If you can find an in-line coolant heater (hard to find now I think), they're even better because they'll circulate the coolant as they heat it.

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                #8
                OK im in Idaho too, but just how cold does it have to get for you to start worring about block heaters, it only gets to maybe 0 F here at the coldest...

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                  #9
                  Um, no dude...I live in Sun Valley & it's already gotten down to 6. It easily gets to 10 or more below in Jan & Feb.

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                    #10
                    It gets way colder down there than it gets here in the valley.


                    Originally posted by SiLeNcE2-38554
                    Um, no dude...I live in Sun Valley & it's already gotten down to 6. It easily gets to 10 or more below in Jan & Feb.

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                      #11
                      block heater install

                      you lucky bastards! 0 degrees, minus 10, try minus 30 to 40 for a month or more. Southern ontario doesn't get it nearly as bad as winterpeg either! Sorry western guys, but i'd never live west of ontario or east of the rockies. Anyway, are you saying that the big hex headed plug in the front of the engine is where the heater gets installed? If so, does the generic o ringed style work, or do you need a threaded style specific for the hondas?

                      Thanks

                      don

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                        #12
                        i live in nova scotia and it was like -15 c here the other day and the integra fired up with a little hesitation and i was considering a block heater also. since it can drop as low as minus 20-30 (-4,-22 f) here in jan-feb.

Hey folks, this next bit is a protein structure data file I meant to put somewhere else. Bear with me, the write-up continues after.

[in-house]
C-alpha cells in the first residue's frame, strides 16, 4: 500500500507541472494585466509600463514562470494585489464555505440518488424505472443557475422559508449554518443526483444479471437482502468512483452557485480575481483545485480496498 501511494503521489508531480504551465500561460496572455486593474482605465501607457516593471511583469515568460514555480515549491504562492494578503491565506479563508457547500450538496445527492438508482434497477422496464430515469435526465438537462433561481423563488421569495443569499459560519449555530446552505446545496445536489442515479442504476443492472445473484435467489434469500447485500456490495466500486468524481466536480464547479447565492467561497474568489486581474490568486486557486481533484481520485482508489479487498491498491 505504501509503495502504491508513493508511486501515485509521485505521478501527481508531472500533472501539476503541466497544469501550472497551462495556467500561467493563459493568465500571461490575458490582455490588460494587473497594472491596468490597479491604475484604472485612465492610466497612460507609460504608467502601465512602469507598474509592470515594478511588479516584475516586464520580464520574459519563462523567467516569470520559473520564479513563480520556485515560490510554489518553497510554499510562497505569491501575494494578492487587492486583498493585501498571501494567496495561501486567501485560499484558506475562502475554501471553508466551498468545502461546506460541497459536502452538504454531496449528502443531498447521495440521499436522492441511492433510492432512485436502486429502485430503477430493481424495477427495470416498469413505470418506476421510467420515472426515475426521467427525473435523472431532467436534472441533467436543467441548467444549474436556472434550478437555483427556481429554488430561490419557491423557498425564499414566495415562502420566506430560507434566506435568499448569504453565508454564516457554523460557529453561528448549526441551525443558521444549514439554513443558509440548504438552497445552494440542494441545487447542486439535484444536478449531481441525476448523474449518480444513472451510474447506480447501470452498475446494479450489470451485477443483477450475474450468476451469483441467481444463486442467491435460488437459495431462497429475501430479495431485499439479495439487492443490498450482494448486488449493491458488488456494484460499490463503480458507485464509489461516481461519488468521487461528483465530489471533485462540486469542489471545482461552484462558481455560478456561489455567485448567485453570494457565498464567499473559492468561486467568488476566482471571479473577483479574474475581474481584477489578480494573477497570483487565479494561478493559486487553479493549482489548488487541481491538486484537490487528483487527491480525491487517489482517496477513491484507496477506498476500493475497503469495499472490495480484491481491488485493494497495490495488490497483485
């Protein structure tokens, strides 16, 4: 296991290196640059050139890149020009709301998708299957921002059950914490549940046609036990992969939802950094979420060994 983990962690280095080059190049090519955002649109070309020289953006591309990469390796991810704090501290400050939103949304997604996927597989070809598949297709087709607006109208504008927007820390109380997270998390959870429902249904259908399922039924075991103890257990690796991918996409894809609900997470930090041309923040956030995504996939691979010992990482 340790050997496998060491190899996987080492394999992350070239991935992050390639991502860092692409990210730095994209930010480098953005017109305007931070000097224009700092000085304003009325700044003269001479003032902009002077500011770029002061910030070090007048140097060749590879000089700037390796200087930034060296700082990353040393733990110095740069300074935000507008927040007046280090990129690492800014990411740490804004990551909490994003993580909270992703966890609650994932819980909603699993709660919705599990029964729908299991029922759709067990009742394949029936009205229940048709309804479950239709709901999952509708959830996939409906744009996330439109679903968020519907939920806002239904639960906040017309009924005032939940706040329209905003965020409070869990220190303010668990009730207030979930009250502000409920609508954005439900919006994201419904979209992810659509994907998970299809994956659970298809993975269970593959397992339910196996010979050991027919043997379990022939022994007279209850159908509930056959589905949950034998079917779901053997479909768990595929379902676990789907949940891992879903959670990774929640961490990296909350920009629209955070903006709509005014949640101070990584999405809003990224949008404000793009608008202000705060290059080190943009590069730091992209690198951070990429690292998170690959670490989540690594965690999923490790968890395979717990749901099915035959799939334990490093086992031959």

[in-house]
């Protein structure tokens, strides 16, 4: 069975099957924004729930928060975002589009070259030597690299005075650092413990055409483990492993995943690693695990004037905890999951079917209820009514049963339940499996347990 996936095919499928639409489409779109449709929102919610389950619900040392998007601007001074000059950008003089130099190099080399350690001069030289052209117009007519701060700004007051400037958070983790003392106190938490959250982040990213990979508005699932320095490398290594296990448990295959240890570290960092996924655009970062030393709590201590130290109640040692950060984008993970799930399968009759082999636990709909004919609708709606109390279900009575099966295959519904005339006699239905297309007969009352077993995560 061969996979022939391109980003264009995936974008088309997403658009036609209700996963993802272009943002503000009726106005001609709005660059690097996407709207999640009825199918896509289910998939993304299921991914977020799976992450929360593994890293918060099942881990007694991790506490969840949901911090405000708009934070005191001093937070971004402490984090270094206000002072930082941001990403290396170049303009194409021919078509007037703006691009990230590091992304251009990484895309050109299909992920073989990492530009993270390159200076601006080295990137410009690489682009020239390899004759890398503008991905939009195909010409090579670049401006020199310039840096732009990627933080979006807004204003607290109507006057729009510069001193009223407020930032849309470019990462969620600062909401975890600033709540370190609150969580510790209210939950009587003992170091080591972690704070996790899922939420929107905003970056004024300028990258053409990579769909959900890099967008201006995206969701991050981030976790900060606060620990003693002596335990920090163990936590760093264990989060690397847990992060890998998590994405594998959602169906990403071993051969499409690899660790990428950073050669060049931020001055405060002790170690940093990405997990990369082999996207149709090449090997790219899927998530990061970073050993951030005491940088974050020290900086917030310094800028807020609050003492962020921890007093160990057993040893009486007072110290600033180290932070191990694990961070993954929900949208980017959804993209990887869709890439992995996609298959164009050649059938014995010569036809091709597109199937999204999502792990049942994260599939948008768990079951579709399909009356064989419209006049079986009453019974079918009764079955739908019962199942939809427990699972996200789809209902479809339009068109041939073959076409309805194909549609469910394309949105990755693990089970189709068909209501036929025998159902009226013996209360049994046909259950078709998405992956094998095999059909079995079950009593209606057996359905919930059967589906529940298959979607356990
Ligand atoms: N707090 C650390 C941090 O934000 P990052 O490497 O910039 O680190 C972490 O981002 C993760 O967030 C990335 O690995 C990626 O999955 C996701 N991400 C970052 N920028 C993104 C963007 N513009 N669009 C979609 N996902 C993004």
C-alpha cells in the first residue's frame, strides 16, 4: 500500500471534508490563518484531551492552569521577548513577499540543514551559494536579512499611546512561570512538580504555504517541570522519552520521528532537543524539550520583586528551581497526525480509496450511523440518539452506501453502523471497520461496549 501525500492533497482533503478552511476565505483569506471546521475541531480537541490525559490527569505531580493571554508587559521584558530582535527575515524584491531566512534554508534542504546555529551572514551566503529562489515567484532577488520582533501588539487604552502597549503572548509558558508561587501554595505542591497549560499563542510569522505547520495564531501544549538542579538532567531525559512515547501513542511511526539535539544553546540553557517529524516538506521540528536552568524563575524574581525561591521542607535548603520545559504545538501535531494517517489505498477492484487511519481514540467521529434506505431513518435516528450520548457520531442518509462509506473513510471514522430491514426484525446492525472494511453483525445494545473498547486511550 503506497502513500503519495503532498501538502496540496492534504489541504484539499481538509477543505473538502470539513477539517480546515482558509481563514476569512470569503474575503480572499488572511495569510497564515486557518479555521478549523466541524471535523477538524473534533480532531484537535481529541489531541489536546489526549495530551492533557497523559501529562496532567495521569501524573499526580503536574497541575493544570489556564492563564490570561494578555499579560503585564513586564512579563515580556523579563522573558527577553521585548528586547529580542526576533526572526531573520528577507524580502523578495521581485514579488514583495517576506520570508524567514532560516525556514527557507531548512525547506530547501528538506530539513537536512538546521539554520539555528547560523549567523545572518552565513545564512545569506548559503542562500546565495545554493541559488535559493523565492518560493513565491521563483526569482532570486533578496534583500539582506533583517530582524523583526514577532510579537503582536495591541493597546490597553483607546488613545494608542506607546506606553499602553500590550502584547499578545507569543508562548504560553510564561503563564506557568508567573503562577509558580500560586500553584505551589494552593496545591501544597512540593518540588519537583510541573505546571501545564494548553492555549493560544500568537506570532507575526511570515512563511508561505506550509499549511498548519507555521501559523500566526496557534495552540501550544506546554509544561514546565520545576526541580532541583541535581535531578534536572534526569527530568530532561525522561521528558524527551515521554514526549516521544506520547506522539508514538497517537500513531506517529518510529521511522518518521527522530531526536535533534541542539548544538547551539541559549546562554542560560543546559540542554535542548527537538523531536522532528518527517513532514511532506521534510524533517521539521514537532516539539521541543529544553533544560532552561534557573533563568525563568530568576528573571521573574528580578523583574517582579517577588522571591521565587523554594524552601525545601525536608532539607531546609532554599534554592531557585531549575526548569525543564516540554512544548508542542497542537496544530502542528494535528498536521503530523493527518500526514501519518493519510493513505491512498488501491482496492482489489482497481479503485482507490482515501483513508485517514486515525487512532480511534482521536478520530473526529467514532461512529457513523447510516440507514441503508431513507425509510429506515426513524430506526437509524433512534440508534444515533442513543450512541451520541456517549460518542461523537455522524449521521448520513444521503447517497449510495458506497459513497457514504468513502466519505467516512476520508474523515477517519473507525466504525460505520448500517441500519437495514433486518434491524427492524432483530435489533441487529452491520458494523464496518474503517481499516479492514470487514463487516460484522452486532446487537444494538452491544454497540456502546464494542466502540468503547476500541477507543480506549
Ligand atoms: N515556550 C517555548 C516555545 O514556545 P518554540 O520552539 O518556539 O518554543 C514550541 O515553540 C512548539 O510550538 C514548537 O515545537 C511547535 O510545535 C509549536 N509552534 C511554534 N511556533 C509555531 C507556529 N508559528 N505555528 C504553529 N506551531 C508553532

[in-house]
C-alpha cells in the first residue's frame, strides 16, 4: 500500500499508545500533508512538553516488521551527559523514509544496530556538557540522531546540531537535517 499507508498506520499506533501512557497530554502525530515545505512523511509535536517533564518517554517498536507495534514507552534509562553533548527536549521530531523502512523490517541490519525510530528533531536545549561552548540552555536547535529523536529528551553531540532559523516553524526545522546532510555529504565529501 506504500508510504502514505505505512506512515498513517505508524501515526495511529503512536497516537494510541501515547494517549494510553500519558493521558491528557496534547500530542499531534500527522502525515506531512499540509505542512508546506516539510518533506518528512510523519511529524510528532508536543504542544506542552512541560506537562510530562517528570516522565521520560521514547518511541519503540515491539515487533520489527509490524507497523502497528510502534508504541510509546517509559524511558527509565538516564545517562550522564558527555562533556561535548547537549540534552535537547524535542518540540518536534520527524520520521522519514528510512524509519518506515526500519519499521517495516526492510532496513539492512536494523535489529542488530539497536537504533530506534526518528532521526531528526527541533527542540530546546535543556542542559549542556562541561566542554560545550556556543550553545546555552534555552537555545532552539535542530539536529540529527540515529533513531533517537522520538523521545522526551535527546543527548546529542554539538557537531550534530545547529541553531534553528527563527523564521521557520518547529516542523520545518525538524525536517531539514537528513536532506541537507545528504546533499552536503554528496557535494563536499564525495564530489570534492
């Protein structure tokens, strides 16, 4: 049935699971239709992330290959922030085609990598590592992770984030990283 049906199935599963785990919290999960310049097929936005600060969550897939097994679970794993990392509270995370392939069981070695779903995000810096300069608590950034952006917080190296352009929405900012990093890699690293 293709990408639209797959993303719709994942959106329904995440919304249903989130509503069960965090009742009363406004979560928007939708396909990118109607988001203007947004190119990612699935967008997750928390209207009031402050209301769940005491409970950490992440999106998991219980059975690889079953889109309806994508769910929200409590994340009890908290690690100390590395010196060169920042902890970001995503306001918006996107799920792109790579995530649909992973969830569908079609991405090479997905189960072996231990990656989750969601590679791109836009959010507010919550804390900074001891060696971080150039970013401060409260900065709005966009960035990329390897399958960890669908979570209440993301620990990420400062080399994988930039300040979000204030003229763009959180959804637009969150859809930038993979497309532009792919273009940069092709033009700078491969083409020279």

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                          #13
                          Originally posted by dmeskis
                          you lucky bastards! 0 degrees, minus 10, try minus 30 to 40 for a month or more. Southern ontario doesn't get it nearly as bad as winterpeg either! Sorry western guys, but i'd never live west of ontario or east of the rockies. Anyway, are you saying that the big hex headed plug in the front of the engine is where the heater gets installed? If so, does the generic o ringed style work, or do you need a threaded style specific for the hondas?

                          Thanks

                          don
                          Yeah you'll need a threaded one specific to the Integra, but you can get them from generic parts stores like Canadian Tire or Piston Ring or whatever. That's exactly where they go

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                            #14
                            block heater

                            ok, thanks for the info. I have a couple of o ringed types that i scavenged over the years and hoped to put one in my integra, but I guess not. Off to canadian tire..

                            Don